There's a dragon charging down the street. Smoke pours out of his mouth and nose. Large, red eyes blink with malicious intent. The brown ridges along his back stand out against the blue sky. As he approaches, the crowd oohs and aahs with approval. Dramatic, orchestral music builds to a climax. Children yell with excitement. And then the dragon gets stuck. Clearly someone has miscalculated. So far, his progress has been smooth. But he's reached a slight bend in the road, and he just can't get through.
Nice's annual Bataille De Fleurs is peppered with such charming mishaps. Now a firm fixture in the city's famous winter carnival, the event has been scenting the air since the 1870s, when the writer Alphonse Kerr decided to organise a spectacle which would celebrate the labours of the area's flower growers. Since then, the local community has come together almost every year to create floats of various designs, decorate them with tens of thousands of blossoms, parade them along the Promenade Des Anglais, and fling the mimosas, roses and tulips into the expectant crowd.
As an activity, it may sound underwhelming, but it turns out to be great fun. For one thing, the members of the audience are surprisingly enthusiastic about grabbing as many flowers as possible. Whilst the floats saunter by, voices cry out, "Plus fort! Plus fort!" willing the costumed damsels to throw their blooms higher and farther. The petals soar upwards, and when they begin their descent, countless arms reach to the heavens, and several strategically aimed elbows try to knock out the competition. This is clearly a serious business: some people amass bouquets large enough to grace a bridal shower.
The colours and the sights are part of the attraction too. People in panda costumes walk by, for no apparent reason. Gigantic, inflated figures of half-human, half-animal creatures tower above the trees, occasionally bobbing their garish heads right down to the level of the crowd. Rajasthani dancers play drums and trumpets. Queen Cleopatra, the Statue Of Liberty and a Spanish flamenco dancer follow each other in quick succession. A circus acrobat climbs up and down a pole. People dressed as ostriches prance about on stilts, and spend several minutes chatting up some nearby construction workers, who then down tools and do nothing but watch the proceedings for the next two hours. It's a riot of reds, greens, yellows, blues and purples, more alluring even than the sight of the sunshine glittering on the waves of the Med.
And then, of course, there's the smell. Most of the flowers thrown to the crowd are unscented, but the mimosa more than makes up for them. As the tiny, powder-puff buds spread their perfume, the atmosphere is completely suffused with their unique aroma. It's milky, creamy and buttery. It displays a pronounced pollen facet. There's a hint of delicate elderflower too. And perhaps even a very subtle, smoky aspect, not unlike the tobacco elements of jasmine exploited in Etat Libre D'Orange's Jasmin Et Cigarette. Above all, it's a light smell, in terms of both heft and luminescence. A smell that was made to be carried on a breeze, spreading out across the tops of the buildings, over the sea and into the sunset, as the floats gradually shed all their flowers and the parade winds down to a halt.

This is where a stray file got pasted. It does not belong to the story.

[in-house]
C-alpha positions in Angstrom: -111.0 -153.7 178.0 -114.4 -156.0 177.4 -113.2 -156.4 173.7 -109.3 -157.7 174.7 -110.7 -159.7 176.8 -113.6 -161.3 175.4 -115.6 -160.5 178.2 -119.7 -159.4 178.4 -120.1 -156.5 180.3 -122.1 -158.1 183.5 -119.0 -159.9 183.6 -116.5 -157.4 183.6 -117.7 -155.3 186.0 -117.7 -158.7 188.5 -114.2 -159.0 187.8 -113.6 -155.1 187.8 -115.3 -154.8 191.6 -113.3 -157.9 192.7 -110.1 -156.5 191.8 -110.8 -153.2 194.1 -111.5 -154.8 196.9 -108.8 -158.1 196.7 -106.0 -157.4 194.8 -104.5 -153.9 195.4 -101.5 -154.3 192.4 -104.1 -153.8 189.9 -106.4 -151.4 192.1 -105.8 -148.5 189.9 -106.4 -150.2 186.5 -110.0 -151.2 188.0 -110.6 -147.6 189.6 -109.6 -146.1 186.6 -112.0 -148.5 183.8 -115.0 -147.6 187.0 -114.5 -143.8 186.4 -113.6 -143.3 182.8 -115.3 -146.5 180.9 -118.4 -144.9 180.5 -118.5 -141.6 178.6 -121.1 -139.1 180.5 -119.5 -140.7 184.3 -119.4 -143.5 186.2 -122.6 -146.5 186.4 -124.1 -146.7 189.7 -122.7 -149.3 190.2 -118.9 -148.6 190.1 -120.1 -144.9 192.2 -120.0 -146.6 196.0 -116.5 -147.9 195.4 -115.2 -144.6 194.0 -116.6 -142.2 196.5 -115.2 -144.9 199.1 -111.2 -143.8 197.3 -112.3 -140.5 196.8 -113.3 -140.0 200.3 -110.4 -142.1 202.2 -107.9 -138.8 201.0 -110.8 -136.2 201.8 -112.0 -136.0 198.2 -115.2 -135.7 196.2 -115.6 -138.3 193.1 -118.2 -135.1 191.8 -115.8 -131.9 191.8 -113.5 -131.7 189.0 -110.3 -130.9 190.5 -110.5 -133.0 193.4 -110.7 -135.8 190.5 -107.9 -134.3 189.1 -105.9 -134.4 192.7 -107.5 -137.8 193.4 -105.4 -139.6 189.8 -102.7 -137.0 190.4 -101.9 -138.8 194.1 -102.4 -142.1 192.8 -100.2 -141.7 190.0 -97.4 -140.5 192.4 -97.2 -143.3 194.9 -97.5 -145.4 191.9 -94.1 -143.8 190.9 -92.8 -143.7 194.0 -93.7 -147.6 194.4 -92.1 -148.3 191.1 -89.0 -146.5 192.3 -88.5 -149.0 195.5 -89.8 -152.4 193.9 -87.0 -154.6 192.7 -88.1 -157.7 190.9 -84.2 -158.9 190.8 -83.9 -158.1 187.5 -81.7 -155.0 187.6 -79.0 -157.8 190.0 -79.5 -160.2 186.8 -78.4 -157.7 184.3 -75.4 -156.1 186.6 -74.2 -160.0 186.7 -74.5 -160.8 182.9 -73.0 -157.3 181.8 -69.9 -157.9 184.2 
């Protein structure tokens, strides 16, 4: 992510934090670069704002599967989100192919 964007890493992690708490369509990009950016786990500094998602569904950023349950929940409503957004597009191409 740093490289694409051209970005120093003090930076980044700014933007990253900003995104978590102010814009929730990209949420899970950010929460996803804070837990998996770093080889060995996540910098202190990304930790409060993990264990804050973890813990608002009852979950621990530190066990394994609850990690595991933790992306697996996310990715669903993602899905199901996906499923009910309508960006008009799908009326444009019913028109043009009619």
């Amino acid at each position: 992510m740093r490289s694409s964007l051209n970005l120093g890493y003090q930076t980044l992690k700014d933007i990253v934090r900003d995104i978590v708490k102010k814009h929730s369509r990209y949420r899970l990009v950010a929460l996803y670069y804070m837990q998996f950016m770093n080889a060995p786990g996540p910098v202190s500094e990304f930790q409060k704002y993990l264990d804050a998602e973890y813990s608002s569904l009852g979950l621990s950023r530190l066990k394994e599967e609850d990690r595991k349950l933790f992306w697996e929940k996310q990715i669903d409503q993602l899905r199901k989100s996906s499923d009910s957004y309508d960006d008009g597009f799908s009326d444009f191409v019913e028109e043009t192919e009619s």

Over the years, a few noteworthy attempts have been made to bottle the scent. L'Artisan Parfumeur's Mimosa Pour Moi
is an obvious example, a delicate, ethereal construction painted a pale shade of yellow. It's arguably more effective in its candle form - dubbed Mimosa Marin - which perfumes its surroundings with a subtle, yet unmistakable evocation of the Côte d'Azur. Hermès have made one too: a Cannes exclusive called Voyage (not to be confused with the more widely-available Voyage D'Hermès
). And then there's Cloon Keen Atelier's 2011 mimosa creation called... guess what... Bataille De Fleurs
! Suitably weightless and translucent, it would make an excellent souvenir, a memento of the Carnival spirit, brightening one's day long after the confetti has been swept away and the sequinned costumes have been pushed to the back of a dark cupboard.
But what about that dragon? Well, it does eventually get going again, but only after its keepers remove one of its clawed paws... and someone kicks a traffic light several times in order to bend it out of shape and widen the street by the few inches needed to let the monster through. That's Mediterranean nonchalance for you. After all, the show must go on... even if that means indulging in a spot of vandalism.
About the author
Persolaise is a twice Jasmine Award winning writer and amateur perfumer with a lifelong interest in the world of fine fragrance. His perfume guide, Le Snob: Perfume, is published in English by Hardie Grant and in German by Süddeutsche Zeitung. You can find out more about his work at www.persolaise.com or by writing to him at persolaise at gmail dot com